Saturday 26 June 2021

When Blotched is a compliment

A favourite moth has winged in, the Blotched Emerald whose rather off-putting name may be accurate but doesn't do justice to its beauty. I am a bit biased because all green moths are lovely to me, ranking only below blue, which is almost unheard-of in UK species, although wonderfully present in our butterflies.

Nearby on a similarly difficult background for my iPhone camera was a much more common visitor, the Brimstone moth, and there was a third nicely-coloured and patterned arrival on the opposite side of the black plastic bowl, a Blood-vein. You can see the reason for its name.

In the eggboxes were what I first thought were two confusing alike species, one of which I recognised at once from its enormous Pinocchio palps as the very well-named Snout. I thought that the others, with their more modest noses, but I cannot find anything which fits the bill. So are they unsnouted Snouts?  I will have to ask for help on the Upper Thames Moths blog. Update: Dave Wilton once again saves the day by saying: Yes, Snouts can lose their snouts in the sort of battering to which moths are exposed. Many thanks.

In rather similar colours, here is a Least Minor, a dear little moth, and an extremely narrow colleague, the Scarce Footman which is not really scarce in this part of the world.

I was mowing the lawn yesterday when I got seriously delayed by the delights of photographing a White Plume, a moth which also features on the composite picture of this blog, a signal honour. It is tiny but with very long and interesting legs and wonderfully delicate, feathery plumes.  I chased it around from grass stem to grass stem, hampered in my efforts to focus properly by the way my glasses slip off my nose.

I think that today's micro moth is Apotomis turbidana but I will have to check on Upper Thames again. Update: Dave Wilton suggests Hedya nubiferana which would be new for me.  And finally we have a very neat and slimline wasp - passing wasp experts, I'd be grateful for help. Update: Aril in Comments kindly suggests a Tiger Cranefly - excellent name - and that looks right to me. Thank you!


Thursday 24 June 2021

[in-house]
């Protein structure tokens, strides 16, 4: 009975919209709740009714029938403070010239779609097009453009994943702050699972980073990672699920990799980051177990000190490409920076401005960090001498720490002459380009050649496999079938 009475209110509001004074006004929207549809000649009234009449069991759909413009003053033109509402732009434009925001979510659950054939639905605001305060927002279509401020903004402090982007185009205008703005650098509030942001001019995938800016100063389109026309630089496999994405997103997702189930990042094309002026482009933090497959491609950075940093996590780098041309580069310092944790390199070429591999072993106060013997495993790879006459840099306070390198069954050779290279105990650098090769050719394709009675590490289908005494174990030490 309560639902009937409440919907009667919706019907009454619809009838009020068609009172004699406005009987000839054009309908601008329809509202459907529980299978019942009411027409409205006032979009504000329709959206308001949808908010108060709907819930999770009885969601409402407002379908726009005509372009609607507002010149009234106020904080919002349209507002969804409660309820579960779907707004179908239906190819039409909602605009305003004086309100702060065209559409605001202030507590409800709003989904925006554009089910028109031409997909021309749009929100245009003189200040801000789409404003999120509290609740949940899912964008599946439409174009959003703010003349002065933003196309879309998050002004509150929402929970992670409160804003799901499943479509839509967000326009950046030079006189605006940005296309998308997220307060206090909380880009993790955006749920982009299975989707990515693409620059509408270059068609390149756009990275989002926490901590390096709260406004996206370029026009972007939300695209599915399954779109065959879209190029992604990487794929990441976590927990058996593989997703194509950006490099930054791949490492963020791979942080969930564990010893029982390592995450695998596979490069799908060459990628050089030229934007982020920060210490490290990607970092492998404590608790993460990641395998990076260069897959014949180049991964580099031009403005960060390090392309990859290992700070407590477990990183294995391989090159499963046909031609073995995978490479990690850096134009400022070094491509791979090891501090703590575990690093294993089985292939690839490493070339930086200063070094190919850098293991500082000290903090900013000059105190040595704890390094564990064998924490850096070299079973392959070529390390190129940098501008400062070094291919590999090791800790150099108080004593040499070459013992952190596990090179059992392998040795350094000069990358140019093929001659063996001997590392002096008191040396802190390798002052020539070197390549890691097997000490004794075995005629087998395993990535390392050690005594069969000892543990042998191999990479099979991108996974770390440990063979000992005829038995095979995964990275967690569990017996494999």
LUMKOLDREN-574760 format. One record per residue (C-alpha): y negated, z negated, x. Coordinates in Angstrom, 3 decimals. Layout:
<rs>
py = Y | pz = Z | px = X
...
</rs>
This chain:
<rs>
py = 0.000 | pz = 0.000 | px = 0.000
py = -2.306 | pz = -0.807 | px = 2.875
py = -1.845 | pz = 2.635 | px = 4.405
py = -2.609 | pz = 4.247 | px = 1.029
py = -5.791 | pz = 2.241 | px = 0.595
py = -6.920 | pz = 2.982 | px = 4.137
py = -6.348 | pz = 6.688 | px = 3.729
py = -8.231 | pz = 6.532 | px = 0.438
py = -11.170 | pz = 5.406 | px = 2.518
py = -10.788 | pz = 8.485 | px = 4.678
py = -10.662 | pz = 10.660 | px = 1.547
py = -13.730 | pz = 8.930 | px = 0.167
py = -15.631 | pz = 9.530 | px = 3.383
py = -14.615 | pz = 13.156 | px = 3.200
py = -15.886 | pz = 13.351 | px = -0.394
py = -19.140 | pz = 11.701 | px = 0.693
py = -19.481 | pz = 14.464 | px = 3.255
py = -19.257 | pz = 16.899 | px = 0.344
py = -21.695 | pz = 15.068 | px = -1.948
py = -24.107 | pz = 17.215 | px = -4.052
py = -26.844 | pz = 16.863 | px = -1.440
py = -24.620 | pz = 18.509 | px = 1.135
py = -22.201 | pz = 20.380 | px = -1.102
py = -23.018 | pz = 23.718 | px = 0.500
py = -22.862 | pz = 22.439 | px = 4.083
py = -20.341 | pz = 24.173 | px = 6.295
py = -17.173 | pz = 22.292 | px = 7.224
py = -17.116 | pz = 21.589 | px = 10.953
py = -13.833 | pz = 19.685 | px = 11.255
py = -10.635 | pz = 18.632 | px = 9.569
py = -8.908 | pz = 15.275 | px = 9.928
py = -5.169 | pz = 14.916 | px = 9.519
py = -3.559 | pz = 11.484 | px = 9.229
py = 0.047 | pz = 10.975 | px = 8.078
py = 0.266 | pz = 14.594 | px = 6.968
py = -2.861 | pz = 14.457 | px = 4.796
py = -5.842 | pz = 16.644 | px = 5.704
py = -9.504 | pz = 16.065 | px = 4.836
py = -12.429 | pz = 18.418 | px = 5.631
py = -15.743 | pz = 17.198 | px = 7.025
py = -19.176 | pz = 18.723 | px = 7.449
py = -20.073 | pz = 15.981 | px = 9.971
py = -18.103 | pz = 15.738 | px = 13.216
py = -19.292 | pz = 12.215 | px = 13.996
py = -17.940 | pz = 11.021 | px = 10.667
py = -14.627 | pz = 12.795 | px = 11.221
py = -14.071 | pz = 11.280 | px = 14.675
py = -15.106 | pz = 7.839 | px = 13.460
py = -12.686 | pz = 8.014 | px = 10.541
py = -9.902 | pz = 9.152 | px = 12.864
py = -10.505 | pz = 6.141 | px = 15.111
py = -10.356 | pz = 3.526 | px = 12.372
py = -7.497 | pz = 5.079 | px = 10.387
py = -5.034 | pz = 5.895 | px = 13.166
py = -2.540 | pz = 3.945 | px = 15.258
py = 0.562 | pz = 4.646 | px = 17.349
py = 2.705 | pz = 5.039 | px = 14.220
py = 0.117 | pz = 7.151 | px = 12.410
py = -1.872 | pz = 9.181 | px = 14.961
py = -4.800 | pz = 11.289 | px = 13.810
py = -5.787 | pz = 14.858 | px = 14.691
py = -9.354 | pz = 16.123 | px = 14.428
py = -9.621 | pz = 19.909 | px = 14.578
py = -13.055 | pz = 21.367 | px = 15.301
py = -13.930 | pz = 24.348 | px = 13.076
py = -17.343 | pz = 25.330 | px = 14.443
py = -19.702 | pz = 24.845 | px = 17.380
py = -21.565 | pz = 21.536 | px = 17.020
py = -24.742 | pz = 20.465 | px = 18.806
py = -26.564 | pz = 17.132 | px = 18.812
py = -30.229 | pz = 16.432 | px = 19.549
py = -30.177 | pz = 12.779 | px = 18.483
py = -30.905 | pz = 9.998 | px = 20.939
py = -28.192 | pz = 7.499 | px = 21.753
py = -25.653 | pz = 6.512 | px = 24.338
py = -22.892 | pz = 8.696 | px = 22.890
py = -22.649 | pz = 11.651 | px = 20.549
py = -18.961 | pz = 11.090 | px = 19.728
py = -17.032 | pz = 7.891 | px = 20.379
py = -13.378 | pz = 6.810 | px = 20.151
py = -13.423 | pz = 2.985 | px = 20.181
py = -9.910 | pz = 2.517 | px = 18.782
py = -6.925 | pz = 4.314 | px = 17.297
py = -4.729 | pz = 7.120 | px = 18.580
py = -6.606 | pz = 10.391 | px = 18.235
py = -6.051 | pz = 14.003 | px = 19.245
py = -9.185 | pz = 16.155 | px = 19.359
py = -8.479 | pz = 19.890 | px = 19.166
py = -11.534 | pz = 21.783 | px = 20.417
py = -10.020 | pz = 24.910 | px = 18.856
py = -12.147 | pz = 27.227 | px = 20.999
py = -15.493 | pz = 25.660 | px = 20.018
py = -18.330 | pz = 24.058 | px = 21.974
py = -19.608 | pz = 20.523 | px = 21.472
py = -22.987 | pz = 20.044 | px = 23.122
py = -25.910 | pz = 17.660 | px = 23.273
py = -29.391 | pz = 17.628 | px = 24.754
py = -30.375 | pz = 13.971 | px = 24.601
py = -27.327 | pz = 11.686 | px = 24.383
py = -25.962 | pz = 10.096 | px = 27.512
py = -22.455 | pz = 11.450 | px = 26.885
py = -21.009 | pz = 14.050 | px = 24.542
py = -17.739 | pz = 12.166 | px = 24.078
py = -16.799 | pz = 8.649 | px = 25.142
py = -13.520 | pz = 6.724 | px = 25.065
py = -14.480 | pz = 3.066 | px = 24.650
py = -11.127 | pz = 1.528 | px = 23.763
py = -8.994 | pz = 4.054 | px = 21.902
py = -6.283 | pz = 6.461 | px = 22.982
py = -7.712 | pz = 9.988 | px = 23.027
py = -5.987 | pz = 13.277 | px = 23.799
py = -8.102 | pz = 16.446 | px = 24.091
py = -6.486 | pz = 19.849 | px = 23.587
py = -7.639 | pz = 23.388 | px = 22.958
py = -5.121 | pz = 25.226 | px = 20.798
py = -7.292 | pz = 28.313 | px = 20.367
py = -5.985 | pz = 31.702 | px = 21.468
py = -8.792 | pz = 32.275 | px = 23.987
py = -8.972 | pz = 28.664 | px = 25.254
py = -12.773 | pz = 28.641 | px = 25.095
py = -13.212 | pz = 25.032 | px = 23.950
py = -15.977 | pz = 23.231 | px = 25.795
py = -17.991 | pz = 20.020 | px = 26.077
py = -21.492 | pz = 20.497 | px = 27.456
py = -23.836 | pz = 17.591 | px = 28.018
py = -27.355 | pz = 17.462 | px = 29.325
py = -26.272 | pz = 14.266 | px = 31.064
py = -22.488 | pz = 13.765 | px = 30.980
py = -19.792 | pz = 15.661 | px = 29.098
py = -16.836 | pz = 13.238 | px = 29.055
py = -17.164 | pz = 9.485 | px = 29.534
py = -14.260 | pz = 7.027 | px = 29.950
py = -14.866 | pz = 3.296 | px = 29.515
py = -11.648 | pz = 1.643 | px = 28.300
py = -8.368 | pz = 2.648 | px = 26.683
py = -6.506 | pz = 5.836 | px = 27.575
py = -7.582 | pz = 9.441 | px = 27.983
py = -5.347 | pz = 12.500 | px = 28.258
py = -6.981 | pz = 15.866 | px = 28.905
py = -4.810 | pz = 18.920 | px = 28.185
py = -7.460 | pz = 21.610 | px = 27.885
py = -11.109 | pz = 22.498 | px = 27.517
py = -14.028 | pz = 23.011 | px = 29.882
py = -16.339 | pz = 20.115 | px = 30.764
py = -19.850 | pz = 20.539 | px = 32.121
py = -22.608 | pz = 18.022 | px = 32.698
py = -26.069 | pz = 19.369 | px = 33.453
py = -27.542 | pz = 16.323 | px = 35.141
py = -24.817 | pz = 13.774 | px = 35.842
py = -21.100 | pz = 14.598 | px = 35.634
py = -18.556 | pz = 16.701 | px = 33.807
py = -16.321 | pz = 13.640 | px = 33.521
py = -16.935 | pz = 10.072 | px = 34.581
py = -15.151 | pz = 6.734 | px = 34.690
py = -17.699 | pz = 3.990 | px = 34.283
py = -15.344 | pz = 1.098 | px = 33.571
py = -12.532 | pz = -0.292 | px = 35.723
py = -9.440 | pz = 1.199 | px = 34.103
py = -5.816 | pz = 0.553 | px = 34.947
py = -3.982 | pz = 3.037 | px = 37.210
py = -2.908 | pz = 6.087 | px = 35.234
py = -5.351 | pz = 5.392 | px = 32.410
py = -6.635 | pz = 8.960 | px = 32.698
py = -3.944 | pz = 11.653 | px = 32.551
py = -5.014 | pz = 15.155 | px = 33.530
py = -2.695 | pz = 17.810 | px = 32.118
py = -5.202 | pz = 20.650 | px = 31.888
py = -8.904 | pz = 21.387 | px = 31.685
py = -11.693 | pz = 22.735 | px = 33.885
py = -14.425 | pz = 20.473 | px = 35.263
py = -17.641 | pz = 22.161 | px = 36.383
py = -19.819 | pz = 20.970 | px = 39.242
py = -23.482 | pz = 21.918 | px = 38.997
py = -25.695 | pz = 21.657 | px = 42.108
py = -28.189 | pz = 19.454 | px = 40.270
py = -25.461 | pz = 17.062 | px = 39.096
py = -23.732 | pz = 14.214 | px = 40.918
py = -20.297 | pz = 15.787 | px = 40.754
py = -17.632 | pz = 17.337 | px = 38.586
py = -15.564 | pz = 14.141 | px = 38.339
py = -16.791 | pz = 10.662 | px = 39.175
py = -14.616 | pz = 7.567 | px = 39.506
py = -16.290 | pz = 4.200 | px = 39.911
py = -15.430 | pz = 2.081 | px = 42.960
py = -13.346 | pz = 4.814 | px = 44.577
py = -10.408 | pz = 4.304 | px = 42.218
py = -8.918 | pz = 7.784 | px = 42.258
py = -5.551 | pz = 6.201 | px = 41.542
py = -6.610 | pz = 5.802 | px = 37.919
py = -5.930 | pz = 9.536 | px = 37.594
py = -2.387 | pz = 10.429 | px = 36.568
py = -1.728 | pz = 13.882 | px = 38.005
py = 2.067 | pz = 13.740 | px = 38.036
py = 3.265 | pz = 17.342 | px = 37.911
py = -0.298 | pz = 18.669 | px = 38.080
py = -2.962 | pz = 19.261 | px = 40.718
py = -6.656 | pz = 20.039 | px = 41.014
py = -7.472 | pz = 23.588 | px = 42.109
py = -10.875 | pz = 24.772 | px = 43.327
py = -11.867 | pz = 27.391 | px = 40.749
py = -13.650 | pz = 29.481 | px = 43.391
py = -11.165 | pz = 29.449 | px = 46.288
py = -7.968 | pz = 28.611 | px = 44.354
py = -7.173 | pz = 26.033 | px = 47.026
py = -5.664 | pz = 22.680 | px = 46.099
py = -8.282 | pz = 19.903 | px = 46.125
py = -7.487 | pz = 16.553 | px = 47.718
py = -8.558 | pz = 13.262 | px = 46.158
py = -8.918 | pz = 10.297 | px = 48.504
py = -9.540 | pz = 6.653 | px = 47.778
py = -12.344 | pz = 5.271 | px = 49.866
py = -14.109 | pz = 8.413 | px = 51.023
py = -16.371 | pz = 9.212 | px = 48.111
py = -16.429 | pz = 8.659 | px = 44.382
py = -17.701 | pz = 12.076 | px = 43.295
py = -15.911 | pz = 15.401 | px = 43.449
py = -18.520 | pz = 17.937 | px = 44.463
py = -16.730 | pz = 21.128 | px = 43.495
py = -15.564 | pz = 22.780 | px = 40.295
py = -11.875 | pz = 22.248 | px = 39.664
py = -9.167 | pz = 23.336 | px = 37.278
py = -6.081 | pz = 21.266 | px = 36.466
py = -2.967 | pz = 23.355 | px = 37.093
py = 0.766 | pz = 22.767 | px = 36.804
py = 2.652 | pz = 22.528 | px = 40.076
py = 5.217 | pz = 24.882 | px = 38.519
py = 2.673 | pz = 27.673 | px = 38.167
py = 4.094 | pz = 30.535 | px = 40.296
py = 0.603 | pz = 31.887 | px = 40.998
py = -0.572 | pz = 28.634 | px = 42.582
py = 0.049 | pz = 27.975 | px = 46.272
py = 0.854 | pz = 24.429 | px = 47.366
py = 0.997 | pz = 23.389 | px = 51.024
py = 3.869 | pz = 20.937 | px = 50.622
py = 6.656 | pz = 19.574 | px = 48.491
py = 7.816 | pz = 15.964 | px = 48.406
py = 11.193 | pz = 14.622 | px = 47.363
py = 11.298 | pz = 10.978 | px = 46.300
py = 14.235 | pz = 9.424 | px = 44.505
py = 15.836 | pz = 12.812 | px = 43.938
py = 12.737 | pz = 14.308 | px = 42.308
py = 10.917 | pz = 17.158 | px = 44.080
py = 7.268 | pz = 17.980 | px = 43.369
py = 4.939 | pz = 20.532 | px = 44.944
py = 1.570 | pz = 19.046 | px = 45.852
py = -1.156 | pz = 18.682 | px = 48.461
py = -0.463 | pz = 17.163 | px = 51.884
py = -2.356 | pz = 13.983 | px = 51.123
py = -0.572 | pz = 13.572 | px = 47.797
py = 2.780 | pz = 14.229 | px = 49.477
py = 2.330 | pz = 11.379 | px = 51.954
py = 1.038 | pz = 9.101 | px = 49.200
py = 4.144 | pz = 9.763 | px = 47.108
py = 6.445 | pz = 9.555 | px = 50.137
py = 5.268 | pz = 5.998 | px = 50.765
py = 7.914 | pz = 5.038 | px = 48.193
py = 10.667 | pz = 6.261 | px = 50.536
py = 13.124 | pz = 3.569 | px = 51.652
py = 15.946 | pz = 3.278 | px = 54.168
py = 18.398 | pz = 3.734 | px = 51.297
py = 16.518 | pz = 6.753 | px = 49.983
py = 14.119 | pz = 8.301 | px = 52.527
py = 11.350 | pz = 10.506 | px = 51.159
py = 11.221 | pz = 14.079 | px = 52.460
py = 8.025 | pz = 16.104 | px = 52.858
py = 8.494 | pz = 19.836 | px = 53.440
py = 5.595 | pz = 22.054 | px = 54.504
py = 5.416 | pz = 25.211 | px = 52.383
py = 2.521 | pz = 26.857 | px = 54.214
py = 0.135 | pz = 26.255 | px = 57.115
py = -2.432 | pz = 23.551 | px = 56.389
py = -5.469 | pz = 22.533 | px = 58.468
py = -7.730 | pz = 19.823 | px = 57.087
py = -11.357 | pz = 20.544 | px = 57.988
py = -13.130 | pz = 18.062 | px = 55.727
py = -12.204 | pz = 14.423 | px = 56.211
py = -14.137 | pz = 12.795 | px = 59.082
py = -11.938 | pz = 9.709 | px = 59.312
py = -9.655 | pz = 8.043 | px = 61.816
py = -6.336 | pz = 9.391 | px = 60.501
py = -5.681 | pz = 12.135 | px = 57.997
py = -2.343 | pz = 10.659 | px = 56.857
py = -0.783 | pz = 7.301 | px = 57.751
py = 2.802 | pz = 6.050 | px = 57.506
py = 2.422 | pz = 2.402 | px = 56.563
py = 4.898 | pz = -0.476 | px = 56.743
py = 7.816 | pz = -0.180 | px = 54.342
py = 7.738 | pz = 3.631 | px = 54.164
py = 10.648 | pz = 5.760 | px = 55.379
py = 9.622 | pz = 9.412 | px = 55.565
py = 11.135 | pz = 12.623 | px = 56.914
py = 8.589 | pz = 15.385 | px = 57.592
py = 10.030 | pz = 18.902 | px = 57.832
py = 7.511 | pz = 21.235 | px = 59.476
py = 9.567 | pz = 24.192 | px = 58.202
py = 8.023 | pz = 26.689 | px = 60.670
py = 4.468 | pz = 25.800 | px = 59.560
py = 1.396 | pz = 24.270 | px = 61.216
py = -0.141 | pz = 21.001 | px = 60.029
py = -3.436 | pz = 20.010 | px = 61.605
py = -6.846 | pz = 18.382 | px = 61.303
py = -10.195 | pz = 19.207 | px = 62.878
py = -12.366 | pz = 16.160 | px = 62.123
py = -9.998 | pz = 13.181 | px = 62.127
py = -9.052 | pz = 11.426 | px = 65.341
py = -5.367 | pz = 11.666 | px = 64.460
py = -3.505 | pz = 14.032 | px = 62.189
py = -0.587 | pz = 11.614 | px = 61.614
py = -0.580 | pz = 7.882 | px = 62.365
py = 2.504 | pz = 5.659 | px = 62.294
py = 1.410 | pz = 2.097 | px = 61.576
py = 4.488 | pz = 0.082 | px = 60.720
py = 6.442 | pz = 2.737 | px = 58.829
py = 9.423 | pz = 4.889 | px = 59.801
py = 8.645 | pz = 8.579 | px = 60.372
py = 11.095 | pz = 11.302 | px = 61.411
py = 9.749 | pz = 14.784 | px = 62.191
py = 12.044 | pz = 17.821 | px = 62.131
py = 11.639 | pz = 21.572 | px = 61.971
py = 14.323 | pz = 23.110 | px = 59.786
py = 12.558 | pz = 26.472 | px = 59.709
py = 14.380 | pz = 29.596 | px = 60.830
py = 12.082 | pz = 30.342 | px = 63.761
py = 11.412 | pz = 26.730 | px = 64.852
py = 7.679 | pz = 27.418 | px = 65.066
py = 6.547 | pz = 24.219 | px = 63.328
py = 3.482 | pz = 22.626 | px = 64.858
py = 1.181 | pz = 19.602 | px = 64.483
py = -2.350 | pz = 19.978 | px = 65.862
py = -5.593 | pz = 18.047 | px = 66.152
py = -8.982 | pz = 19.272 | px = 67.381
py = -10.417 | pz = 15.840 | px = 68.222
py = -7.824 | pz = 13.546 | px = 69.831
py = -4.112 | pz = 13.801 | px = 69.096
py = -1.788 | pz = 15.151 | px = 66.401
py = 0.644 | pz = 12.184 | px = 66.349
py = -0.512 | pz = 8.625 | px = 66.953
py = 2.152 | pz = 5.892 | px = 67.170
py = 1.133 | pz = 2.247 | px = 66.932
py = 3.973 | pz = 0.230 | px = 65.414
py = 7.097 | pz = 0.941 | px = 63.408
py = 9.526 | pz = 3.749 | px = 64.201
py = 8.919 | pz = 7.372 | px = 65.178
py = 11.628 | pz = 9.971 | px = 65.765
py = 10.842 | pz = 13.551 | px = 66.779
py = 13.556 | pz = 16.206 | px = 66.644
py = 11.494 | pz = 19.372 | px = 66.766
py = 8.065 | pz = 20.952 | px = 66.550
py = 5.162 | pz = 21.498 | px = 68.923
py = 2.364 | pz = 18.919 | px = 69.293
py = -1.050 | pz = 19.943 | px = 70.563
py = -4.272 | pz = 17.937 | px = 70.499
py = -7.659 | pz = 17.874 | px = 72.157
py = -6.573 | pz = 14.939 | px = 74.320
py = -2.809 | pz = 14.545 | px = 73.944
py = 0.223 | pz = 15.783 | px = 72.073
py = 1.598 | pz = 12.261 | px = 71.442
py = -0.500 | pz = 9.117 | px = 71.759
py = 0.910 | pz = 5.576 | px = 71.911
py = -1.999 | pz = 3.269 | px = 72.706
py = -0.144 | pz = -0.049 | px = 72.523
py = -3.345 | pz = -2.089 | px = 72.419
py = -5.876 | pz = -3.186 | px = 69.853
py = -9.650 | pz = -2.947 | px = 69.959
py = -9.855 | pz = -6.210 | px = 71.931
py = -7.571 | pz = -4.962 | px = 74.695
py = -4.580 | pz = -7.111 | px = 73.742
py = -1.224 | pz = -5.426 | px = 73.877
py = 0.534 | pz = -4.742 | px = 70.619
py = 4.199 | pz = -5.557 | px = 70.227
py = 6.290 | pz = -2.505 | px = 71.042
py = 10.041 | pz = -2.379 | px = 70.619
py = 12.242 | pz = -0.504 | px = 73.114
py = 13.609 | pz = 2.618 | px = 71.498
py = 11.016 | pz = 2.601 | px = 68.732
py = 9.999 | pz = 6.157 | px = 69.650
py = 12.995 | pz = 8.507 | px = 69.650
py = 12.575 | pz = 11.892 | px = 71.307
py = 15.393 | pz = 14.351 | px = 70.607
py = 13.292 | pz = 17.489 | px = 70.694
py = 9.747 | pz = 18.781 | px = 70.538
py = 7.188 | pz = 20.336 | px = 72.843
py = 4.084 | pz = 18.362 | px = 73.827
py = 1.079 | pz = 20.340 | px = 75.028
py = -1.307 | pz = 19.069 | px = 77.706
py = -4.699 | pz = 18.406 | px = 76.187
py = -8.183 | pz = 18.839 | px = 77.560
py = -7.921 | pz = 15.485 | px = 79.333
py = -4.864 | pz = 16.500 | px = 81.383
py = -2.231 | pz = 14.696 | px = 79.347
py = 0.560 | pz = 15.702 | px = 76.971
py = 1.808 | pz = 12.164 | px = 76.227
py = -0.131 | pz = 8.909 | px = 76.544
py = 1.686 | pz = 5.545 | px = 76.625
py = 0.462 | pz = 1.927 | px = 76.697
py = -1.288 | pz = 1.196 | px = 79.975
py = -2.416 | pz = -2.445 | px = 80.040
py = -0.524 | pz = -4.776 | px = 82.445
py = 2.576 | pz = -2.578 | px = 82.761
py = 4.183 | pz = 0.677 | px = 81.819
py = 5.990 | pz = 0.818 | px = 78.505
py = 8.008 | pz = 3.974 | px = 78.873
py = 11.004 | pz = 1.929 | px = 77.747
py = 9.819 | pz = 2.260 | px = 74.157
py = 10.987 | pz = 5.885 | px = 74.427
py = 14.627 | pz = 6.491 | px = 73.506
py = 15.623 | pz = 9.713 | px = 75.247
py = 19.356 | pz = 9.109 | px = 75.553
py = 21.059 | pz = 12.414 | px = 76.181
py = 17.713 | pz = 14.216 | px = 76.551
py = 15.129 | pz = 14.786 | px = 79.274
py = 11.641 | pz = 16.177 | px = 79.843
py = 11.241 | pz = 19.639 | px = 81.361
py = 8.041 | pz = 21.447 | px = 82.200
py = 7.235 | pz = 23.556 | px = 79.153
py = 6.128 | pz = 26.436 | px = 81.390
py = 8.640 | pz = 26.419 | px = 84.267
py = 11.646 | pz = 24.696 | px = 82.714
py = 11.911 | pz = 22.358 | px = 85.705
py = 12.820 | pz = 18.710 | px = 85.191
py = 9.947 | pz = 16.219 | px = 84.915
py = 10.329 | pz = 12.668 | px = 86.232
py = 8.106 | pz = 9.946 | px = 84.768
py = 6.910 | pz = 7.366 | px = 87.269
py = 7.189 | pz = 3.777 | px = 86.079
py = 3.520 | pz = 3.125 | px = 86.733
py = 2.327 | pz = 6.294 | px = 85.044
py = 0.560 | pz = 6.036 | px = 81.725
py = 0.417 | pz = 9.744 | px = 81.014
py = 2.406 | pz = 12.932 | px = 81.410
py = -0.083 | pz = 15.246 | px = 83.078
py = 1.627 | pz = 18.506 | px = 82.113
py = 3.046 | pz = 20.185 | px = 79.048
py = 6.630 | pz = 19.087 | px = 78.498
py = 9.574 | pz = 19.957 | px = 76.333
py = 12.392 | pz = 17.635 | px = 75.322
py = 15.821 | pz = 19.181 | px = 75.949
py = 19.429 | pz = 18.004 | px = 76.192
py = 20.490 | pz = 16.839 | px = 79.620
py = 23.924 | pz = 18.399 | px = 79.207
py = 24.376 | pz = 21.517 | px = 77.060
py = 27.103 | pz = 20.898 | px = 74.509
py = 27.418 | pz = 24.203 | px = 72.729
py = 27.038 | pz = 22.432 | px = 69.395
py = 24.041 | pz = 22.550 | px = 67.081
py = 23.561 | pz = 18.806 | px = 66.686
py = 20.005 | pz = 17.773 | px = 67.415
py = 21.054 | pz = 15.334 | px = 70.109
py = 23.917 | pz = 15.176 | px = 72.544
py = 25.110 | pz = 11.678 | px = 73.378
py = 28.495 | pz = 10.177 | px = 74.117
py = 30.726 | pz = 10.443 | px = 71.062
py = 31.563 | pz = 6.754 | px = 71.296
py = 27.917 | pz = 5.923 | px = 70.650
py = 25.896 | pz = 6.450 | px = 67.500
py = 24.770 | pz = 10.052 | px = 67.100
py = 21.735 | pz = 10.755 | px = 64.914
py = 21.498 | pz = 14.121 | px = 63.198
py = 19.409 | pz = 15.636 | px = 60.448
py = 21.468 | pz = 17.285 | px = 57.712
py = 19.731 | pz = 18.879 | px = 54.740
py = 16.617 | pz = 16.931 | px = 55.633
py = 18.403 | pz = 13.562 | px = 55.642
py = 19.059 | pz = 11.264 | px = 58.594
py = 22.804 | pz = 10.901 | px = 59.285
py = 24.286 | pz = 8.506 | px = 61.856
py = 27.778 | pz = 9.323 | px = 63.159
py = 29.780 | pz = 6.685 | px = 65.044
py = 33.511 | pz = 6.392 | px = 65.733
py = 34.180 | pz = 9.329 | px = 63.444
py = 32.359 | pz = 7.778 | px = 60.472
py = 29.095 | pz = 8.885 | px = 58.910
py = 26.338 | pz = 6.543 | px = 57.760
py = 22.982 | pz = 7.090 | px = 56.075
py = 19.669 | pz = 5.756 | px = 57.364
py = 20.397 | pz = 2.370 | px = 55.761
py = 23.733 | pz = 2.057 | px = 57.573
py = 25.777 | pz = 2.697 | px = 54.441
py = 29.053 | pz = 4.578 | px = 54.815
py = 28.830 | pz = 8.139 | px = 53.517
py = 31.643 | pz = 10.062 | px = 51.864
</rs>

Getting together


The heady effect of pheromones from female moths on males has been discussed here from time to time, especially during my five years of breeding Emperor moths from one magnificent Empress which called in May 2014.  This week I had the enjoyable experience of seeing the effects of the invisible trail of scent on one of the many Scarlet Tigers which are making the days brighter hereabouts. 

The moth was flying very erratically over our vegetable patch and eventually nose-dived into a large clump of marguerites. I thought that it would settle but instead it clambered around in  a very determined fashion. Peering closer into the tangle of stems, I saw why: a female Scarlet Tiger was positioned seductively on a leaf of the bindweed which was making the maze of foliage even more tangly. 

They got together as per my first two photographs, so the chances of another good Scarlet Tiger season next year have been given a boost. This was at about 4.30pm  That evening, I went out at 9pm to light the trap and they were still there. I gently disentangled the bindweed to get my third photo.

New moths for the year continue to arrive in good numbers, including the Barred Straw, above, with its unusual resting position. I also photographed the Heart and Dart below as a very nice example of the type.

Another source of pleasure here at the moment is the flourishing orchid population - we have five species within a mile of our front door. One of them, the Early Marsh, has finished flowering but the wonderful Bee and weird and whacky Lizard are currently going strong, along with lots of Pyramidals and almost as many Common Spotteds.

Looking closely at one of my pictures of the Bees, I noticed a tiny insect on the upper pink petal. Maybe it's a tiny bee.

And here's the Lizard, below. Quite a rarety and a great plant to have so close to hand.

Finally, my niece took this excellent picture of a Large White butterfly down in Cornwall, about to alight on one of the many flowers on the beautiful sea-cliff paths.

Sunday 20 June 2021

Scarlet woman

A tremendous and reliable pleasure at this time of the year is the Scarlet Tiger, a day-flying moth whose colours match the most dazzling of butterflies. The red underwings are terrific, of course, but the forewing has a greeny-blue, slightly oily-looking sheen which makes for a memorable combination.